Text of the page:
5 Things About Paris

As they say, hindsight is always 20/20, and so at the end of 3 eventful days in Paris, I would like to share what I wished I knew about Paris before setting out on the journey.

1) Itinerary

I thought I had done enough research on my itinerary before leaving for Paris, but due to mother nature (rain) and the rigid nature of my plans, we had a tough time coming up with a good back up plan. I had initially made sure that the places we went were right next to each other, a systematic way of visiting Paris. But for Day 3 in Paris, when we were caught in heavy rain, the itinerary had us walking through large swathes of open air, not good when it is raining.

On second thought, we should have had the itinerary differentiated between indoor and outdoor activities, thereby making sure we were dry when it was raining.

Another thing was that my itinerary was pretty much packed for all 3 days, trying to do much more than is humanely possible within the time limits given. But then again, 3 days in Paris is considered too short to do anything meaningful. My suggestion? See here.

2) Museums or Walks (Tourist/Traveller)

I tried to find a better word to describe this issue but could not. What I meant was that you would have to decide which category your Parisian tour falls in. It is either visiting all the museums or walking around the arrondissements that you like. Or if you are capable enough, to strike a balance between the two.

I opted for the touristy Paris and ended up with a major dose of artwork, in which I found myself at lost. I knew beforehand which paintings are famous and which museum to visit to find them but once there, it was like touch and go. “Here is the famous so-and-so painting”, I said while snapping a few photos. Wham-bam-thank-you-ma’am. All it took was like maybe a minute or two in front of the painting. Unfortunately I was not the art connoisseur that I thought I was.

I would have been more at home if I were to actually spent my time walking along the various streets, including the Marais, the Latin Quarter or along the Left Bank. It is still a hard habit to break, the need to show off the places that you have been. People back home are more interested in seeing the Mona Lisa rather than the curio shop (what?) you found along Rue Cler (where?).

3) Paris Museum Pass

They have the 2, 4 and 6-day version of the pass, depending on the number of days that you will spend in Paris. I feel that the 2 or 4-day version is a much better choice but for an accurate estimation of the cost saved, you need to pull out the old calculator.

Here is what I saved:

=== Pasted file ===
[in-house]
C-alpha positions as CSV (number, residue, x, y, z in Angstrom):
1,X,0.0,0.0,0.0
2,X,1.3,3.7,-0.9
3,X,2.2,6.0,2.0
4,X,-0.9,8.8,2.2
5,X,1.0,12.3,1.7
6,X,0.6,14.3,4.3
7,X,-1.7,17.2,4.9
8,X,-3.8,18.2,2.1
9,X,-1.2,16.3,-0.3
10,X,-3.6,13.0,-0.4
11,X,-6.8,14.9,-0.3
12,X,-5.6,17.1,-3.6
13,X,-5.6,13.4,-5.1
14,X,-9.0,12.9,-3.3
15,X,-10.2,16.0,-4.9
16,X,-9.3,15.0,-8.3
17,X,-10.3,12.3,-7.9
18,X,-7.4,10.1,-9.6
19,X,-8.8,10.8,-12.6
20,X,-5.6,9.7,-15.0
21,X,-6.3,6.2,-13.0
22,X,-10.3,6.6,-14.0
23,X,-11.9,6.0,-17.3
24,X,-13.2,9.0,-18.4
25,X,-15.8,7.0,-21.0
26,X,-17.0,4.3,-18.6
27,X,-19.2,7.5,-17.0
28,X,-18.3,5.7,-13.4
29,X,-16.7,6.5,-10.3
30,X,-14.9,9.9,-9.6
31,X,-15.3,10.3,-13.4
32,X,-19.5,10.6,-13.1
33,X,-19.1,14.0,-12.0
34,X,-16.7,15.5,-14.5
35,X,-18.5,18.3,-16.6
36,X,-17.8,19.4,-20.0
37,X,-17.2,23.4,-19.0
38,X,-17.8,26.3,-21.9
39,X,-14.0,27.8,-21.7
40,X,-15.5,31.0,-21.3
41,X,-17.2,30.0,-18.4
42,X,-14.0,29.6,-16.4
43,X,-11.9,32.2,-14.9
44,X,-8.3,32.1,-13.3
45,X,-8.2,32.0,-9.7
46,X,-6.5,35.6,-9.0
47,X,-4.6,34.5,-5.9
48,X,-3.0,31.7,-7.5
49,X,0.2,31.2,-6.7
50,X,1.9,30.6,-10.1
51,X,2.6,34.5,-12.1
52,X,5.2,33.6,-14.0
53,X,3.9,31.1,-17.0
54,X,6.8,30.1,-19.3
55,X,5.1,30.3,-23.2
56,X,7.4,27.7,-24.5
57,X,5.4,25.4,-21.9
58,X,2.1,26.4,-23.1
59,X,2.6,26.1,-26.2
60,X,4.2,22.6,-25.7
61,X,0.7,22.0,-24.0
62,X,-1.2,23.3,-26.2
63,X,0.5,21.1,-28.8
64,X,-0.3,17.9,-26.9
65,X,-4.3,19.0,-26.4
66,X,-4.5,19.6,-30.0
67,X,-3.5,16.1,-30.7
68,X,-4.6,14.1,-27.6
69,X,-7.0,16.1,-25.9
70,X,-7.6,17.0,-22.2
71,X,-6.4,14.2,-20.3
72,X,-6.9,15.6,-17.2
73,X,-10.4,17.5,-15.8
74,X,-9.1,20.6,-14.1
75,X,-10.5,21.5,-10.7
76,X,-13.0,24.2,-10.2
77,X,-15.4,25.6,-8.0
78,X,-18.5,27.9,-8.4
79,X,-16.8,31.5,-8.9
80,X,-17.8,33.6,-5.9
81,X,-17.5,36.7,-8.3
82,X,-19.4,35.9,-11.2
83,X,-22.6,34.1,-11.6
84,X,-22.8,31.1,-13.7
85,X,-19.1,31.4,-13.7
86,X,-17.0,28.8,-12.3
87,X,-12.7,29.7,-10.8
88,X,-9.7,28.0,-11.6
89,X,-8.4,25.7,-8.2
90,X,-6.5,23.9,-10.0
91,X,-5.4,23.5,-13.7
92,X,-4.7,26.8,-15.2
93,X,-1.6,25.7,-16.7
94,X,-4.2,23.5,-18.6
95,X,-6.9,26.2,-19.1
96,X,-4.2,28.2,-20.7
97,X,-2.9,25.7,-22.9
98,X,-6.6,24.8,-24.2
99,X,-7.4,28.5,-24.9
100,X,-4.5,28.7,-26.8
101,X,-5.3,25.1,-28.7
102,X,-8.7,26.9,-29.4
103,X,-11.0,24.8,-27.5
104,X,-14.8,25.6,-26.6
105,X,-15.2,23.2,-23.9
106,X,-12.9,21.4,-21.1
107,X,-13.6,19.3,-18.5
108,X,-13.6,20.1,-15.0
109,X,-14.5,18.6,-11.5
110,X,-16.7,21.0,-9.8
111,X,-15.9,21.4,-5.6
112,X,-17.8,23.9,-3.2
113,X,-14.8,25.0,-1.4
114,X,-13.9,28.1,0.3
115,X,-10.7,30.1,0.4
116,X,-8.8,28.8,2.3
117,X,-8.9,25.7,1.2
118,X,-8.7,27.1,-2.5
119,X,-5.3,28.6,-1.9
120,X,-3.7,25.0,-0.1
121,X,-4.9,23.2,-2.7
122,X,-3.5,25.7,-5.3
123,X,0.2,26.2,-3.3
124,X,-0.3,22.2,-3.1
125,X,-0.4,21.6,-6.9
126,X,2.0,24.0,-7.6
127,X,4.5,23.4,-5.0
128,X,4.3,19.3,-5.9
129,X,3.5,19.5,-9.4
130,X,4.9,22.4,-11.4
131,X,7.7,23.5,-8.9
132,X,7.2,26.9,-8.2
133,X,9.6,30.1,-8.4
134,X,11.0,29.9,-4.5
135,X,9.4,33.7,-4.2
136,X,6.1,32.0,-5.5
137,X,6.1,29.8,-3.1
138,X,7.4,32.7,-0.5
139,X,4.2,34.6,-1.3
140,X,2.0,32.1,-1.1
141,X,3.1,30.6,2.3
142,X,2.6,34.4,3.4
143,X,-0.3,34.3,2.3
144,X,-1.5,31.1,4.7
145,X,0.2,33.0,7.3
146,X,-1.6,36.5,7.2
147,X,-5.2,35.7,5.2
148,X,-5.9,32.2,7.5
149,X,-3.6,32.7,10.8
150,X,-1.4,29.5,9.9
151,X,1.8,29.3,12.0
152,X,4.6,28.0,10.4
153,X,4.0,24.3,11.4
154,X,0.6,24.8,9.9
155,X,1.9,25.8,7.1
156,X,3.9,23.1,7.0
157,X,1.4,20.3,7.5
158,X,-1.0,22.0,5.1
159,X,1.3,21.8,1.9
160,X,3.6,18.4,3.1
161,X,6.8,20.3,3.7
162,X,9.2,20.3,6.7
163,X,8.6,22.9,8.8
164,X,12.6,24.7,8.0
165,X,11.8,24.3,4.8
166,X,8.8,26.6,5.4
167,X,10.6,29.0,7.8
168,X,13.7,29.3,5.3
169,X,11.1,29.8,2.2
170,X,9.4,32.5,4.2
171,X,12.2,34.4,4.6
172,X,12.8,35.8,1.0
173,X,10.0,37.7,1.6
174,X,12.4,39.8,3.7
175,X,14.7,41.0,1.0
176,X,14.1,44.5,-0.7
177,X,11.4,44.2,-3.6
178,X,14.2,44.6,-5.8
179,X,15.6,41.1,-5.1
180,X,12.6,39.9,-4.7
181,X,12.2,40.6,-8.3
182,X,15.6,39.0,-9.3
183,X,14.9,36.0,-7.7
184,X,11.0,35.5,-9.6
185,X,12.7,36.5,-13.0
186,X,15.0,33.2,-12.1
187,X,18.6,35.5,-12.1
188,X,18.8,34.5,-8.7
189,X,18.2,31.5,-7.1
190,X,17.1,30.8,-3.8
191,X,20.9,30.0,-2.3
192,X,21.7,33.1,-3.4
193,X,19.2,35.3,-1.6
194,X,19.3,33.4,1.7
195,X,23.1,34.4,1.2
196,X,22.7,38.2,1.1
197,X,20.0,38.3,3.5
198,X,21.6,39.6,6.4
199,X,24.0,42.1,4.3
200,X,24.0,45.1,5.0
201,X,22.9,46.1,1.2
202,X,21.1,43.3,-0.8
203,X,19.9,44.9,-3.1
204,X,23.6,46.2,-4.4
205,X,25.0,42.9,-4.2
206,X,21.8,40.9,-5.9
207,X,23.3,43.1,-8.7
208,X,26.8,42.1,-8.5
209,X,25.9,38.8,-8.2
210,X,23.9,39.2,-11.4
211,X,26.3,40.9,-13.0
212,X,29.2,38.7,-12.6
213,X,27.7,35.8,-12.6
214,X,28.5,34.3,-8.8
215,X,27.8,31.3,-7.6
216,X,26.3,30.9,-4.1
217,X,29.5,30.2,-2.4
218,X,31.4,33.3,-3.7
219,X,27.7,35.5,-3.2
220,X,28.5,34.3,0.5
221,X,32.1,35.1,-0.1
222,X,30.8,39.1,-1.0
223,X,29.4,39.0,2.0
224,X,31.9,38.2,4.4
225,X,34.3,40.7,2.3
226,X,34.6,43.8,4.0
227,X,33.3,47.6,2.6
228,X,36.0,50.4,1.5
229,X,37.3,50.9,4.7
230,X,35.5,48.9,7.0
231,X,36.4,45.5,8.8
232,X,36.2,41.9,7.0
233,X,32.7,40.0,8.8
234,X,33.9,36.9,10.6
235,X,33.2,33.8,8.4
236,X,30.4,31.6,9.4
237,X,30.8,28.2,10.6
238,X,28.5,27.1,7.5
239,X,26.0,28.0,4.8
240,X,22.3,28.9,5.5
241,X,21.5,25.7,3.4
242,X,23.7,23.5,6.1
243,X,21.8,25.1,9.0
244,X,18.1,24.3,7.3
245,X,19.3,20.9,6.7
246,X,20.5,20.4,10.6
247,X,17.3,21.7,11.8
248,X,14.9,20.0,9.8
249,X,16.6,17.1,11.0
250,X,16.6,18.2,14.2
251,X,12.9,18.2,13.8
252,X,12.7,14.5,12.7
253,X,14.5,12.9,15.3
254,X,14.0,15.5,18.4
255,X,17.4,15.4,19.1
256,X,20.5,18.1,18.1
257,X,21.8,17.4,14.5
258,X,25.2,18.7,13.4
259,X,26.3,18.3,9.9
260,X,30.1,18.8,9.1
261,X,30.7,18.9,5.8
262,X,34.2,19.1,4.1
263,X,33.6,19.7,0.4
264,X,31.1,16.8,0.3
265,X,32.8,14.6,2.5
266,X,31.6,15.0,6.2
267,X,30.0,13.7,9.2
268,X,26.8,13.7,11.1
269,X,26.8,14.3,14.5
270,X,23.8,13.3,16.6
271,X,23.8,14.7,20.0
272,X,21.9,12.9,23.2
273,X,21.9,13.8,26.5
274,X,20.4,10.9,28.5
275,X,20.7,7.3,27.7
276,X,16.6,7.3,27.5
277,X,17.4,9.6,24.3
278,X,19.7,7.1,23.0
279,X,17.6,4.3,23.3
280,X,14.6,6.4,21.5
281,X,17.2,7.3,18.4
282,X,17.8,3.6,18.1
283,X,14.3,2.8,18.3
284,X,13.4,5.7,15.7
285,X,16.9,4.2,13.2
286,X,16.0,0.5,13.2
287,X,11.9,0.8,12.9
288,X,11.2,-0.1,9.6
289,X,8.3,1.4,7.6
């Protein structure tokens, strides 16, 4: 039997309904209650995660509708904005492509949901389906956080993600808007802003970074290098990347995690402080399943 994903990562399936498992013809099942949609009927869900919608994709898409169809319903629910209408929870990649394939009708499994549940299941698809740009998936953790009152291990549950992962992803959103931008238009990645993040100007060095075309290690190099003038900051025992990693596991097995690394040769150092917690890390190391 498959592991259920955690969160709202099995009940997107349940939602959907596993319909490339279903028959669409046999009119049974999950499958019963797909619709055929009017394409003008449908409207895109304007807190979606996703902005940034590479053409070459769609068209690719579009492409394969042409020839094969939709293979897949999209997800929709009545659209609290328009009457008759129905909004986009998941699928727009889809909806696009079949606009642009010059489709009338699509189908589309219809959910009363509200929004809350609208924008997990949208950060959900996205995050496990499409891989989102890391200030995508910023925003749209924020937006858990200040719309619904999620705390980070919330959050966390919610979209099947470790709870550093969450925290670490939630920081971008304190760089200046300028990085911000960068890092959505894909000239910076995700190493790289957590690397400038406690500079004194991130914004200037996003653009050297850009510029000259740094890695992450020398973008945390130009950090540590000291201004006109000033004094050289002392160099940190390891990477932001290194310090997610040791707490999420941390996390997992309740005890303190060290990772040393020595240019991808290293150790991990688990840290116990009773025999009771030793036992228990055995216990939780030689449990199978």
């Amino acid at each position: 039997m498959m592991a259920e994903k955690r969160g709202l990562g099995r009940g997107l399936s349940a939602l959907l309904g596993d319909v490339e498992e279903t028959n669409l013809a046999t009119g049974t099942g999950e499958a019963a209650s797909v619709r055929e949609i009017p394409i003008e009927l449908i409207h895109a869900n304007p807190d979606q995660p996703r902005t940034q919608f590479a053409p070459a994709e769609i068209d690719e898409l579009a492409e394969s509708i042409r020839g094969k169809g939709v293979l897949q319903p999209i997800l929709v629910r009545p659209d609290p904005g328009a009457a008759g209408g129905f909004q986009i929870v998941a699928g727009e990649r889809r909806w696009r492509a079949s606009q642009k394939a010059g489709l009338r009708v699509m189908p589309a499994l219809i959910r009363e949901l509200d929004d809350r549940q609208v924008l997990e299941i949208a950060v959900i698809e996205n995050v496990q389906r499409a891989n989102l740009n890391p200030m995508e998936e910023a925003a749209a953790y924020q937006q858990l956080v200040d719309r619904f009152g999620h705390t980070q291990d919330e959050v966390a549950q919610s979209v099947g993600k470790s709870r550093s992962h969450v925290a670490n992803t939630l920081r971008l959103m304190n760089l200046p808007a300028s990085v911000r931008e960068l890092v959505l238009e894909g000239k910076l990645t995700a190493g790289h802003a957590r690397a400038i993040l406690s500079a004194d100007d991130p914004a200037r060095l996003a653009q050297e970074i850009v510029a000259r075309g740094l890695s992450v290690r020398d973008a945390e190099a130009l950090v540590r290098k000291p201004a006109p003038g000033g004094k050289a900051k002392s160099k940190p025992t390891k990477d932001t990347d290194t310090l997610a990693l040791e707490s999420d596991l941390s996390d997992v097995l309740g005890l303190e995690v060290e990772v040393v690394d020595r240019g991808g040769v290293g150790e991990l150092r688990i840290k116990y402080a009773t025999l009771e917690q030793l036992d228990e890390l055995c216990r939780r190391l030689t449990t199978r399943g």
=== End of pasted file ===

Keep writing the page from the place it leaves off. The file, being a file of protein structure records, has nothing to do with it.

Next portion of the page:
• Arc de Triomphe – €9.50
  • Centre Pompidou – €13
  • Conciergerie – €8.50 (or €12.50 if combined with Sainte-Chapelle)
  • Musée du Louvre – €10
  • Musée de Cluny – €8.50
  • Musée de l’Orangerie – €7.50 (or €14 with Musée d’Orsay)
  • Musée d’Orsay – €9
  • Panthéon – €8.50
  • Musée Rodin – €7
  • Sainte-Chapelle – €8.50
  • Versailles – €18

Total cost? €101. Price of the 4-day pass? €54. Not to mention the unlimited entries you get by purchasing the pass. Yes, unlimited.

4) Food Review Sites

Most of us would have used TripAdvisor for restaurant and hotel research. Some would have used the guidebooks’ suggestions. I actually found a good website prior to travelling, Spotted By Locals, but I underestimated its usefulness. There were also a few suggestions given by other food review blogs or articles from online sites.

Having enjoyed our meal at Le Tambour, I finally realized that suggestions from locals are the way to go. Major point to consider, the good food on offer. Second advantage, the prices usually won’t burn a hole in your pocket. Last but not least, you will enjoy the local ambience at the place, if only I paid heed to point number 5 below earlier.

5) Learn The Language

It would have been useful if I had at least some understanding of spoken French before travelling. I could have signed up for the basic class. By only knowing bonjour can only get you so far, especially when you intend to follow the locals and eat at non-touristy areas. The lack of an English menu or English-speaking waiters is a challenge to overcome at a foreign place. So a word of advice, learn the language before travelling. Even if you can’t pronounce it properly, you could still eavesdrop on the locals’ conversations.

Share your experience of Paris here!

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